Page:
I’ve recently gone on a reading spree covering some of my favorites from my childhood… starting with Anne of Green Gables.
For those who haven’t read it, Anne of Green Gables is the first in a series of books concerning Anne Shirley, an orphan who’s adopted by a brother and sister who are older, unmarried, and childless. They were expecting to adopt a boy to help with farmwork, but received an imaginative and quick-tempered girl instead. The Cuthberts live on a farm called Green Gables in the town of Avonlea on Prince Edward Island, Canada, in the late 1800s.
Anne gets into a LOT of light-hearted trouble, such as dyeing her hair green, accidentally getting her friend drunk, and convincing herself that the woods near Green Gables are haunted. It’s all very serious to her, of course, which is part of the charm of the novel: Anne wants very much to be good and loved, not cause disappointment or be humiliated, but is quite often her own worst enemy.
My favorite parts, though, are seeing the world through Anne’s eyes. She renames Mr. Barry’s pond to the Lake of Shining Waters and a nearby road to the White Way of Delight before she even reaches Green Gables the first time. The first novel is full of beautiful descriptions and Anne’s imaginative new names for these places.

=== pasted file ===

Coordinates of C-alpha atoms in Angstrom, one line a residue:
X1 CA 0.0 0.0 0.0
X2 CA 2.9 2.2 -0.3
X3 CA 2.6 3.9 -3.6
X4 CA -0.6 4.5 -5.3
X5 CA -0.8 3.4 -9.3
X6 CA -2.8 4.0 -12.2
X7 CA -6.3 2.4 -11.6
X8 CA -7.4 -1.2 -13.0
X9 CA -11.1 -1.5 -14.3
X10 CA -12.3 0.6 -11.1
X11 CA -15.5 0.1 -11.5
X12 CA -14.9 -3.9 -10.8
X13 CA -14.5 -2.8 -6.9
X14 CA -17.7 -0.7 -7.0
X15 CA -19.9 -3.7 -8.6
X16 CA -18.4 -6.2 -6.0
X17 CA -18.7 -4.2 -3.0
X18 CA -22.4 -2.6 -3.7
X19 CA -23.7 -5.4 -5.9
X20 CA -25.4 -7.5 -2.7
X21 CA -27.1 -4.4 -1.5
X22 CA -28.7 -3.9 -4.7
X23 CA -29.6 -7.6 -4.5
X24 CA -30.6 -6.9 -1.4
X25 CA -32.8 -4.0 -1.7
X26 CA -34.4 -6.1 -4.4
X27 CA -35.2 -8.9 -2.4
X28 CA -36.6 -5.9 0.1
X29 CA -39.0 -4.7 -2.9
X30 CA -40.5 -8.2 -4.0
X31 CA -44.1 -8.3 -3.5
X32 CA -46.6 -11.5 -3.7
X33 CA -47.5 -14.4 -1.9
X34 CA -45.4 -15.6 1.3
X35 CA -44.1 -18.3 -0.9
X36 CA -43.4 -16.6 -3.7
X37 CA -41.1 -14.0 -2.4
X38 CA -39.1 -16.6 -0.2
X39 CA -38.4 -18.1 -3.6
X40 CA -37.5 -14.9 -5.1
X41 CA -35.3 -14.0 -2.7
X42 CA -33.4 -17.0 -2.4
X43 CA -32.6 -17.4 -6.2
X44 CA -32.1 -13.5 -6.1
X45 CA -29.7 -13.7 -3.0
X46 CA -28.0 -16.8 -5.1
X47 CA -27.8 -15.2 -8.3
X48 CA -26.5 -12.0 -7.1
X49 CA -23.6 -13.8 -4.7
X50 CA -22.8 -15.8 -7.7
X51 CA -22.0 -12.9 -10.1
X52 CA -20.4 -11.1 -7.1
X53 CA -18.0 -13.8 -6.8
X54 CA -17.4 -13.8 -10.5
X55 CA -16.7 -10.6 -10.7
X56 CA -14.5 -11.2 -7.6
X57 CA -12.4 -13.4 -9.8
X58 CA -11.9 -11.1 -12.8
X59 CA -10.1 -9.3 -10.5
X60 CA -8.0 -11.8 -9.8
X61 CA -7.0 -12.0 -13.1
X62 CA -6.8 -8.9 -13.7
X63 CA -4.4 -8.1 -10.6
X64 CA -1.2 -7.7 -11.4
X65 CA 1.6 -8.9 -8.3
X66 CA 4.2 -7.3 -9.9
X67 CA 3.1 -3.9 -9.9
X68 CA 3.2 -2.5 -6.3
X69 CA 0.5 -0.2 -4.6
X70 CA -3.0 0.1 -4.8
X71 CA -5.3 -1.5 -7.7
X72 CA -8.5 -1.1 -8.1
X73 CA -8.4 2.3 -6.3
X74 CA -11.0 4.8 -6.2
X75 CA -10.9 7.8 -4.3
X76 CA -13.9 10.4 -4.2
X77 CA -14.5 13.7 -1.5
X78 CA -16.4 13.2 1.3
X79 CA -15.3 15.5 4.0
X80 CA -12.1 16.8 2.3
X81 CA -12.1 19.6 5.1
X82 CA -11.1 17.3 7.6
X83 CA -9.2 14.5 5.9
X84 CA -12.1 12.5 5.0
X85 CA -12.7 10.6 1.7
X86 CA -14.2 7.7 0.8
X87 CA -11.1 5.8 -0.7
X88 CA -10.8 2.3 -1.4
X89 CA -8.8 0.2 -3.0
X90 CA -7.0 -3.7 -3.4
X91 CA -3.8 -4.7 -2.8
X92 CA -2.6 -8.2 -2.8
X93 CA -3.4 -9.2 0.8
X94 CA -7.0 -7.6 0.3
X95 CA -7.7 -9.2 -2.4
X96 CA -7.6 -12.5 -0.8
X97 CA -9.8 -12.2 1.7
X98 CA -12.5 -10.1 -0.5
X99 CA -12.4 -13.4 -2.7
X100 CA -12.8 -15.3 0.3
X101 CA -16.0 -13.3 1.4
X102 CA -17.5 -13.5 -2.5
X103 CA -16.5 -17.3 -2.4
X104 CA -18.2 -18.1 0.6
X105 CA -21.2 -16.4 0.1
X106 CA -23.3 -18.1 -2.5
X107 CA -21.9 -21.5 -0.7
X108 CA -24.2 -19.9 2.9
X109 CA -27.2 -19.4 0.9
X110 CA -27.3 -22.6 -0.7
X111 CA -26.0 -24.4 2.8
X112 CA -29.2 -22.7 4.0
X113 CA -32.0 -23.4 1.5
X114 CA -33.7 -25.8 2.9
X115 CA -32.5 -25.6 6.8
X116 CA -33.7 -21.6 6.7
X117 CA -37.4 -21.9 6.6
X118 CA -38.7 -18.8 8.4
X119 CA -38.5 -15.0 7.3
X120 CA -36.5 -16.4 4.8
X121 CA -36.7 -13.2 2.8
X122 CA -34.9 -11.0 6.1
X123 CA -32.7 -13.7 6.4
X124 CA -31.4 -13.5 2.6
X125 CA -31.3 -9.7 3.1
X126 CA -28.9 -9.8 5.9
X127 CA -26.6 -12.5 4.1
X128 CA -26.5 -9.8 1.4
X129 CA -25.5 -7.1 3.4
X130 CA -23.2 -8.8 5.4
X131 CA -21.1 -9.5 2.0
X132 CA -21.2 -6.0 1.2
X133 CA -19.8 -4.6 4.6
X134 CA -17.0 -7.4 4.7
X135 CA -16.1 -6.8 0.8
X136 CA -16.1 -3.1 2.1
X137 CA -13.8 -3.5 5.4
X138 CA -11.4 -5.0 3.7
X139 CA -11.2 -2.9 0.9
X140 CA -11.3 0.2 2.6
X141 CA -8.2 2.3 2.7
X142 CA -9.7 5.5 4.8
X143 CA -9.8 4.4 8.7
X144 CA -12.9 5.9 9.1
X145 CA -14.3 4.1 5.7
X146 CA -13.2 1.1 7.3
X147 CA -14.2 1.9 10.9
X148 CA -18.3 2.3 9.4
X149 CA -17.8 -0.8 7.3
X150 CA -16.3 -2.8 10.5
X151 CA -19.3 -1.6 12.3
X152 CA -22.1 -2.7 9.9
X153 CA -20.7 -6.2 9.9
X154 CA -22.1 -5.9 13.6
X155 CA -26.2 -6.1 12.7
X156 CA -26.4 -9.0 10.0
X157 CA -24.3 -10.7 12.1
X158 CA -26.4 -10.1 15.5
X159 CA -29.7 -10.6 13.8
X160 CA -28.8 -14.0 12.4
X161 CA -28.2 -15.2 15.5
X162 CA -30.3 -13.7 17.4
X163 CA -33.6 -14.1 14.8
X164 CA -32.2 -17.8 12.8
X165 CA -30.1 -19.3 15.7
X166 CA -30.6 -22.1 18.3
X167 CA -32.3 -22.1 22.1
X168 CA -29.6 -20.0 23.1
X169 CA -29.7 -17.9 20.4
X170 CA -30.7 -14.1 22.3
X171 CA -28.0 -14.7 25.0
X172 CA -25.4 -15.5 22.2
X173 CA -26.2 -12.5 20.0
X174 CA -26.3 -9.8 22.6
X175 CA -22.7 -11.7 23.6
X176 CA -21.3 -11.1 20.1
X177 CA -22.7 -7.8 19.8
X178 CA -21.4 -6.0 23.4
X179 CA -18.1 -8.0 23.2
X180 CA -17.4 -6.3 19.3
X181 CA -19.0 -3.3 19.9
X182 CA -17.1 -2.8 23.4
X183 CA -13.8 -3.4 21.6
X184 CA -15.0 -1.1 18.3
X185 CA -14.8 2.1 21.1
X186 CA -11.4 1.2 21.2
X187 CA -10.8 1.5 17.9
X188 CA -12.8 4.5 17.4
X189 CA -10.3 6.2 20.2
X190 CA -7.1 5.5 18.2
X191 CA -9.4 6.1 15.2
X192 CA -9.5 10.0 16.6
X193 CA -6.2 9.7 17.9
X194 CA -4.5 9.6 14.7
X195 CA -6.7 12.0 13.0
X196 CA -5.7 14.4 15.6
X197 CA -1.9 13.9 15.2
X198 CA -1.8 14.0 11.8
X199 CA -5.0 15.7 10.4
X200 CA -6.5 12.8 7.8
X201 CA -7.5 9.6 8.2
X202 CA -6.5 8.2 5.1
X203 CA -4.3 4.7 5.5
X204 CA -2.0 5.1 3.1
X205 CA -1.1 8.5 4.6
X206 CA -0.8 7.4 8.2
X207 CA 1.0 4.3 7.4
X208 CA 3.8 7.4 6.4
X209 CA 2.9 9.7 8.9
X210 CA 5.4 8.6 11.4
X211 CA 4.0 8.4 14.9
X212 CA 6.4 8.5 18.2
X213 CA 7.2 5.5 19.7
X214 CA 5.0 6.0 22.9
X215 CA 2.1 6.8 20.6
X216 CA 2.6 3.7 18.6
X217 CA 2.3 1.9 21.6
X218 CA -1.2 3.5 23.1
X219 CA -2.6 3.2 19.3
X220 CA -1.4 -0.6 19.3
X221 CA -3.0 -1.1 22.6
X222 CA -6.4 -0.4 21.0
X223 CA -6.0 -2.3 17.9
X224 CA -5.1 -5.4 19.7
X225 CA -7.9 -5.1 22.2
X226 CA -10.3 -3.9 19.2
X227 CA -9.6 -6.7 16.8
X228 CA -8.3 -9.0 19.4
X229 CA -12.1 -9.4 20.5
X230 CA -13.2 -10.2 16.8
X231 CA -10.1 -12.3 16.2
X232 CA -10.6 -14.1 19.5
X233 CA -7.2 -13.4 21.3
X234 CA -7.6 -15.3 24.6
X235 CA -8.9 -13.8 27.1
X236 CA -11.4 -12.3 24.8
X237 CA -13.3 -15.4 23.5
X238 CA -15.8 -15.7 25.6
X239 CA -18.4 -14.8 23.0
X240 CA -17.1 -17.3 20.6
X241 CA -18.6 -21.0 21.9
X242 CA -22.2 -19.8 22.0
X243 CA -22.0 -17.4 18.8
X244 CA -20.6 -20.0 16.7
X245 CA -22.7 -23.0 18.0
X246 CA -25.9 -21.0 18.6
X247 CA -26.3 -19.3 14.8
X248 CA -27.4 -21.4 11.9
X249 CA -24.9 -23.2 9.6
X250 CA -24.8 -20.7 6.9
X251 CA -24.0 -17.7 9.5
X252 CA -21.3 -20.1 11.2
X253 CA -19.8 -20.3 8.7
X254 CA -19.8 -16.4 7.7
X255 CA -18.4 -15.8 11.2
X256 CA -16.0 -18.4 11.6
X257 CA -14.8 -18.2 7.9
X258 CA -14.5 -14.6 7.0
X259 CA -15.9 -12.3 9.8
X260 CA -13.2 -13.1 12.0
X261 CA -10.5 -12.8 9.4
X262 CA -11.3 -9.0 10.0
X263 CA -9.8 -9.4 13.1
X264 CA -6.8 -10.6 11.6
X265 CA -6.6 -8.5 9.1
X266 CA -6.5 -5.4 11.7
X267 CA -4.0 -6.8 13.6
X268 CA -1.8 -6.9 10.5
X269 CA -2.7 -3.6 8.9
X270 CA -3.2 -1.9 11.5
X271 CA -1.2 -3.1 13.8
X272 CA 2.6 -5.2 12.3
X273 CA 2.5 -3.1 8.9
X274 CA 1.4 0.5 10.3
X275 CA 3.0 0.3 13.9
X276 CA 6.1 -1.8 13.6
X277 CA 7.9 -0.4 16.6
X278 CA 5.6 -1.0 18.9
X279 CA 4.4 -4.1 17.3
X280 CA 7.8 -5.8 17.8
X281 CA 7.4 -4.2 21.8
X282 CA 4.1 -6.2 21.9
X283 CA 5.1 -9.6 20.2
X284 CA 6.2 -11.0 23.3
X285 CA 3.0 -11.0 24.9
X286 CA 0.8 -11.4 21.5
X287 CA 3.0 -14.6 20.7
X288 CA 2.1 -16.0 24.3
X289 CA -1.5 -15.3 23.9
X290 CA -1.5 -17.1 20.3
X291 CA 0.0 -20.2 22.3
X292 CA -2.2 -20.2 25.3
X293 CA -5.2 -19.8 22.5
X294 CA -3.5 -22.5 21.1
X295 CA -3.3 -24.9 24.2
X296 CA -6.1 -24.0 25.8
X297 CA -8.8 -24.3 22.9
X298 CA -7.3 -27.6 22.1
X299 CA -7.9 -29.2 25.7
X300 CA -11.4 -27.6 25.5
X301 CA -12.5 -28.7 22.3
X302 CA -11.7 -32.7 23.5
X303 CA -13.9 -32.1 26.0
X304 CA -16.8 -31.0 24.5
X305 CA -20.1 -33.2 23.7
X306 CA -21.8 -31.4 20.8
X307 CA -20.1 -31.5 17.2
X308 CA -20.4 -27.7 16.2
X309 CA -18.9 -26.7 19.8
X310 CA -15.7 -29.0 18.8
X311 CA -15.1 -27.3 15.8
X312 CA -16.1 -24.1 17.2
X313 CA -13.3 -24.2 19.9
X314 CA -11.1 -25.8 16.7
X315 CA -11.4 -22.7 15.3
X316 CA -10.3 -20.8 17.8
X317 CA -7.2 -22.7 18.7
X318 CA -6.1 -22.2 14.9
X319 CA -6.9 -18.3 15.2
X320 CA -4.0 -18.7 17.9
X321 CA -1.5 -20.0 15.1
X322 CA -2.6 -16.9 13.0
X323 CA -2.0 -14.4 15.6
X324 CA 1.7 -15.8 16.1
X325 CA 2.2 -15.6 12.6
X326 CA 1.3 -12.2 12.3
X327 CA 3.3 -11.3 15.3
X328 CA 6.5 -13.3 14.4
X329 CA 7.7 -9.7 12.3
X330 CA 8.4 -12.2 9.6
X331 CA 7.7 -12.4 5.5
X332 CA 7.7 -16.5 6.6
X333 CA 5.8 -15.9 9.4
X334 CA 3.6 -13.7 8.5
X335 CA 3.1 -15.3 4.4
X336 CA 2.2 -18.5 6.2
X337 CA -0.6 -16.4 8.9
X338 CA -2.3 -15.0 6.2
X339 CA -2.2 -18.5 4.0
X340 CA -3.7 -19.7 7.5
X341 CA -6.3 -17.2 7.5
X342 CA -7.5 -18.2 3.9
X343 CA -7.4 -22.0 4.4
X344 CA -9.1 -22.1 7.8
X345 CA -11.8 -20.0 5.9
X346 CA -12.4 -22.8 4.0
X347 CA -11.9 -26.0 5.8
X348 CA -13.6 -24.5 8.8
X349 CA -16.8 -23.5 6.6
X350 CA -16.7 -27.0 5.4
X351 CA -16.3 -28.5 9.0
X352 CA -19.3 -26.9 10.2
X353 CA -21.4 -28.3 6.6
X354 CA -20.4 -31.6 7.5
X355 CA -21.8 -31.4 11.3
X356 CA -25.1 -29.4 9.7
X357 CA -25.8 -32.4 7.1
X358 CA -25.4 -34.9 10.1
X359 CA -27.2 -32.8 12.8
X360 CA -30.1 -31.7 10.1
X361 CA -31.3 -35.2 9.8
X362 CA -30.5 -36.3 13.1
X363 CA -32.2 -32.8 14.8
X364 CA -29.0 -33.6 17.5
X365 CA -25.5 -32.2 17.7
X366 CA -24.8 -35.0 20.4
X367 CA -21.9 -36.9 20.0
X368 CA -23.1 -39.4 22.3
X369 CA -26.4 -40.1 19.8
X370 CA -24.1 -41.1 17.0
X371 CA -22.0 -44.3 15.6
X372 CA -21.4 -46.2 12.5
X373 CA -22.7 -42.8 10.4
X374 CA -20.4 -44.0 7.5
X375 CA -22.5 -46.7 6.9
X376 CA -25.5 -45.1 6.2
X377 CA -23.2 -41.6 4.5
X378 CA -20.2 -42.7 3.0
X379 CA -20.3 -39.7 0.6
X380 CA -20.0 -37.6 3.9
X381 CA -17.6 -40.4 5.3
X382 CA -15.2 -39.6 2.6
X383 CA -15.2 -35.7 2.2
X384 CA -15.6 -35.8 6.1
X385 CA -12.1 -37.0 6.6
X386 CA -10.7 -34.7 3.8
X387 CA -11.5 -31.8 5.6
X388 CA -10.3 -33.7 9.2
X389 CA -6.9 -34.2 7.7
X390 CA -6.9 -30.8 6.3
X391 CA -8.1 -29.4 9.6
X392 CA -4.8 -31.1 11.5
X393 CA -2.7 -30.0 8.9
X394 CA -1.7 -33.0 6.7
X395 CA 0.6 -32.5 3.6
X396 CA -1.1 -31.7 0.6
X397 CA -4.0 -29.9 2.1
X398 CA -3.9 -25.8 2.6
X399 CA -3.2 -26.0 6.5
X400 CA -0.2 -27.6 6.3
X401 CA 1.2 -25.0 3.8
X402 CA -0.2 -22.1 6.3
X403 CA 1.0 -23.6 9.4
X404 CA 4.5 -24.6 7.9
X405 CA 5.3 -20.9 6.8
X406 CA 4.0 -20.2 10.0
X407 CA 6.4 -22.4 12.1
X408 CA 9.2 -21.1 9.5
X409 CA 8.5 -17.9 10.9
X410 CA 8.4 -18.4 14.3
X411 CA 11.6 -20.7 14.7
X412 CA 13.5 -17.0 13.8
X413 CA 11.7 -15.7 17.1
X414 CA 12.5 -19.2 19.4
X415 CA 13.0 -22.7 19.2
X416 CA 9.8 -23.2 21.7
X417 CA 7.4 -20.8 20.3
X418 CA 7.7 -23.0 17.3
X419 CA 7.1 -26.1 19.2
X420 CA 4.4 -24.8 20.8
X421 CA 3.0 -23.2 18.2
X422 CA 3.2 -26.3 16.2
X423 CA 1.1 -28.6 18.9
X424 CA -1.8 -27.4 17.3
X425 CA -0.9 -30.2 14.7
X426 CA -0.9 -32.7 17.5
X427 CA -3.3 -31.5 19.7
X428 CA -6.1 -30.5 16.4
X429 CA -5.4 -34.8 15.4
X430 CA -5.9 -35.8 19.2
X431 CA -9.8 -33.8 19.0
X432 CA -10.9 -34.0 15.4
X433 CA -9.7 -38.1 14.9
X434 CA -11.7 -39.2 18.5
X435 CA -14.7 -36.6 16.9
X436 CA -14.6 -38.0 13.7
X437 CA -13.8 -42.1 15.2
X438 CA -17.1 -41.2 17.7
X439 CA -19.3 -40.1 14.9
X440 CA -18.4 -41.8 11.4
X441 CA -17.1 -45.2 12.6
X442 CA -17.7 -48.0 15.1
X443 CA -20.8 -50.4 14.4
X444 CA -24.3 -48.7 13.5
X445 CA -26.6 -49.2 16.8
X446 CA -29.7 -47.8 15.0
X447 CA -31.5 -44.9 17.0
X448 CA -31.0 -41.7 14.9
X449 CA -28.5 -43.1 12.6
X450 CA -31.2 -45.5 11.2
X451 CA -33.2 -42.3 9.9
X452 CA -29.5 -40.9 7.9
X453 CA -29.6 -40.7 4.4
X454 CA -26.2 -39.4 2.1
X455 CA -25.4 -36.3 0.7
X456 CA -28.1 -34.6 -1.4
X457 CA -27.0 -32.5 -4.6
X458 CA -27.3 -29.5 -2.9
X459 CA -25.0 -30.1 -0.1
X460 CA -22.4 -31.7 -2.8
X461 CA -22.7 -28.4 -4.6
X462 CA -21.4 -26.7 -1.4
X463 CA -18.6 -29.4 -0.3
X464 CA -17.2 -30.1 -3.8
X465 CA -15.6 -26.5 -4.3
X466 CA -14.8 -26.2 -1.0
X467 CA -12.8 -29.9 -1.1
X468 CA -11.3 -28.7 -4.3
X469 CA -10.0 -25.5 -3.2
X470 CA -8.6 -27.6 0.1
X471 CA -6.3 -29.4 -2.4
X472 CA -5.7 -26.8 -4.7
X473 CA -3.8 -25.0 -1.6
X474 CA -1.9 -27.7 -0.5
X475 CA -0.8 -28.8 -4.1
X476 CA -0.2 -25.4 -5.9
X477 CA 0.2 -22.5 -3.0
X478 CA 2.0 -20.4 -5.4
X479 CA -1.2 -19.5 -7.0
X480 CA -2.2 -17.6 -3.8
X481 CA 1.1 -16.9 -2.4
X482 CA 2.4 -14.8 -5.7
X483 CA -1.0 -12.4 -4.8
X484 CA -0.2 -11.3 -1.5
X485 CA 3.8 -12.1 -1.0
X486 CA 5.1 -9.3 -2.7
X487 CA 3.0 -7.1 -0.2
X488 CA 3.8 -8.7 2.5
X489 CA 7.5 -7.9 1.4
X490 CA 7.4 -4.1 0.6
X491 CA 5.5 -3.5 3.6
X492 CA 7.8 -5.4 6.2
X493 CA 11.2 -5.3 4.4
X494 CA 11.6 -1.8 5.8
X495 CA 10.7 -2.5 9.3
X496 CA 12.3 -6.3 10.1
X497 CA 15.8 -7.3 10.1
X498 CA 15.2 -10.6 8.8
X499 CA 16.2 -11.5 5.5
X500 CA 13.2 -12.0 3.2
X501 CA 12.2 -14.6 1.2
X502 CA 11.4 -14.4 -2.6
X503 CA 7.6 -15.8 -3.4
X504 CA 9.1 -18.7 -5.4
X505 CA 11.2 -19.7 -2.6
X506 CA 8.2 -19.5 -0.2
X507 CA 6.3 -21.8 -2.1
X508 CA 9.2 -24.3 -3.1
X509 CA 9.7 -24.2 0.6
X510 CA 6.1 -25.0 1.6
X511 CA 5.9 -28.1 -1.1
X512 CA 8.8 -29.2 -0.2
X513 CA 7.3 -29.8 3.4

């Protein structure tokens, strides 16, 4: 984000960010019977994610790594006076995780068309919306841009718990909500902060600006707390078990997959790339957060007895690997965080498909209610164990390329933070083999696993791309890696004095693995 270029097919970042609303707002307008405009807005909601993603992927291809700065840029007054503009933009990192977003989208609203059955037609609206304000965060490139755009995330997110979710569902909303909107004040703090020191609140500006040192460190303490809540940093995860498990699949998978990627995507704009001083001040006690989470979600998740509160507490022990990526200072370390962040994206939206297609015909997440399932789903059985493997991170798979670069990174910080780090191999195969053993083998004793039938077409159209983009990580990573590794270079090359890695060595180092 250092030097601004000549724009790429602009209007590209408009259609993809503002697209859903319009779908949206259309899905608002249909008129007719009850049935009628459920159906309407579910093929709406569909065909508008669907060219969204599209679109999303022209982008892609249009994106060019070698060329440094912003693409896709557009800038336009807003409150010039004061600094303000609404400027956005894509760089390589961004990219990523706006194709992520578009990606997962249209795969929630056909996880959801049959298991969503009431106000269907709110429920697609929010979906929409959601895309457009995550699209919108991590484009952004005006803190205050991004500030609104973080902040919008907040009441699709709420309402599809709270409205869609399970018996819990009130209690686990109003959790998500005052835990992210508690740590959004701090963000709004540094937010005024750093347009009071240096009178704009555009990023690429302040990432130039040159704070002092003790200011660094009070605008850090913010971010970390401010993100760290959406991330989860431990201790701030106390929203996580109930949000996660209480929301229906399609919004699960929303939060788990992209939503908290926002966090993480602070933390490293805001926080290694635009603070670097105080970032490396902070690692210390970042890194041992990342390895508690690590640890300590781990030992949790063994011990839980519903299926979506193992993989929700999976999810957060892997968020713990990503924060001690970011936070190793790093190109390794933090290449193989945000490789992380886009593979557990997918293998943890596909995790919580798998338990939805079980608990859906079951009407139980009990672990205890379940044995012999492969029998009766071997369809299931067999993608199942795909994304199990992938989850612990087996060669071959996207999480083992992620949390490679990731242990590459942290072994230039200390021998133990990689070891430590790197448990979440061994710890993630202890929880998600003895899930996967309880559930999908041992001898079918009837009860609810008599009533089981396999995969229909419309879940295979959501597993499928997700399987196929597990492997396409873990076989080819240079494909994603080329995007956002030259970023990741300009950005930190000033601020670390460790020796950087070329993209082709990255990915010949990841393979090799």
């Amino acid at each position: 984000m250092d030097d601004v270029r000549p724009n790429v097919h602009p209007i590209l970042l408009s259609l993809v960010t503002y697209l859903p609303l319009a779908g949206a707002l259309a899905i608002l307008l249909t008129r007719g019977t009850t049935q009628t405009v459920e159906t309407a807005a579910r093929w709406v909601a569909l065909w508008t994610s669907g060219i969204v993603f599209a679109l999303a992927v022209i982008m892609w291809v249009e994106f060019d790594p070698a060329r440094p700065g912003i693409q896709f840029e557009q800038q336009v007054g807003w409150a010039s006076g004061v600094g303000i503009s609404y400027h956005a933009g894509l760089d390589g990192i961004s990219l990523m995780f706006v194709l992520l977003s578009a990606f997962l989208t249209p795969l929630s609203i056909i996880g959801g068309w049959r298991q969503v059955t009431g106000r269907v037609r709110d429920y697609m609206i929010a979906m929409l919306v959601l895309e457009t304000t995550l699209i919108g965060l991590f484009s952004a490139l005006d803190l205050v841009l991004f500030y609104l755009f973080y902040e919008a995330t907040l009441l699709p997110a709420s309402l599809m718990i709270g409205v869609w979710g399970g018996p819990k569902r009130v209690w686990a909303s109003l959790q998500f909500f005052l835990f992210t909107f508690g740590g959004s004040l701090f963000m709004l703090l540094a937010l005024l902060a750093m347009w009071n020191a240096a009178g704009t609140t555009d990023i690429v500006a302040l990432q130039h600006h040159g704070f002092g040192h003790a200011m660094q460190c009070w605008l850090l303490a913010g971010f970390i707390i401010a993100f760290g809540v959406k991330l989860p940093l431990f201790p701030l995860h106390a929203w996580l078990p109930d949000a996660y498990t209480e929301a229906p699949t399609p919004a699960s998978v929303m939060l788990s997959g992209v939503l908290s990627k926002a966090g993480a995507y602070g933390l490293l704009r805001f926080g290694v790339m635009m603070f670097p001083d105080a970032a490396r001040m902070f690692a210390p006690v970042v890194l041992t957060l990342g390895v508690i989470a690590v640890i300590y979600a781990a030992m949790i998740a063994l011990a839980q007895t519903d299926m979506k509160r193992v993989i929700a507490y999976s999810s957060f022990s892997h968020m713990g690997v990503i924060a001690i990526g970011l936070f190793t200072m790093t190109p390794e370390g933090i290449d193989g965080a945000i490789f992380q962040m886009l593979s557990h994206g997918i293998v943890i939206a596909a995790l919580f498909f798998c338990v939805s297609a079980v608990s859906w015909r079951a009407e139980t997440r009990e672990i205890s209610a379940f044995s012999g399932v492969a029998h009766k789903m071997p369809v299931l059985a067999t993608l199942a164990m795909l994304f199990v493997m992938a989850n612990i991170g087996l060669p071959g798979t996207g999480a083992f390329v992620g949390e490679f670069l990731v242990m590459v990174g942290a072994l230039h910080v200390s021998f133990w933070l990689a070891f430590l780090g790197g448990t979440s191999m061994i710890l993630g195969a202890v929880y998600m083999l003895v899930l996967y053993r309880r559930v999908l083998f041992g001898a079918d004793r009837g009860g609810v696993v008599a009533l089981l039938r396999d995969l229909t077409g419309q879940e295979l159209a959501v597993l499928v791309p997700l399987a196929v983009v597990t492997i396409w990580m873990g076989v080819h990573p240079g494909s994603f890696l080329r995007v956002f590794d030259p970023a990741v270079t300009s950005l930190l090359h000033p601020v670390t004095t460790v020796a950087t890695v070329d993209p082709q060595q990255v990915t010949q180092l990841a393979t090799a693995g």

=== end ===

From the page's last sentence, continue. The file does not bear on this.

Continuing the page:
Most of this first book in the series in Anne’s dialog – she talks a LOT, at length, and often with hilarious results – these poor PEI folks don’t know what hit them when Anne starts talking – but occasionally there are these gems that, as a young girl and even today, I really identified with.
There’s such a lot of different Annes in me. I sometimes think that is why I’m such a trouble-some person. If I was just the one Anne it would be ever so much more comfortable, but then it wouldn’t be half so interesting.
Anne is talking to her best friend Diana here, about how when she’s outside enjoying nature, she doesn’t care about school.. but when she’s at school all she cares about is being top of the class. I certainly identified with that. Summers seemed like they lasted forever and school was a different world completely!
What do I think Anne Shirley taught me?
- A sincere apology is always appreciated, but may not be believed.
- When you have a strong imagination, you must also have a strong sense of reality.
- Baking can create unpredictable results. As Anne said, “I shall just have to trust in Providence and be careful to put in the flour.”
- The above quote can also be applied to the lesson that wishing for something is one thing, but working towards your goal is a bit more.
- Don’t buy hair dye from a travelling salesman.
- Things are never as bad as they seem.
- The boy who teases you has a crush on you.
Should kids today still read it? Yes, if only because it’s a fairly accurate portrayal of everyday life in the late 1800s for a kid. I’m a firm believer that books are a view into other times and places, and Anne of Green Gables definitely fits into that category.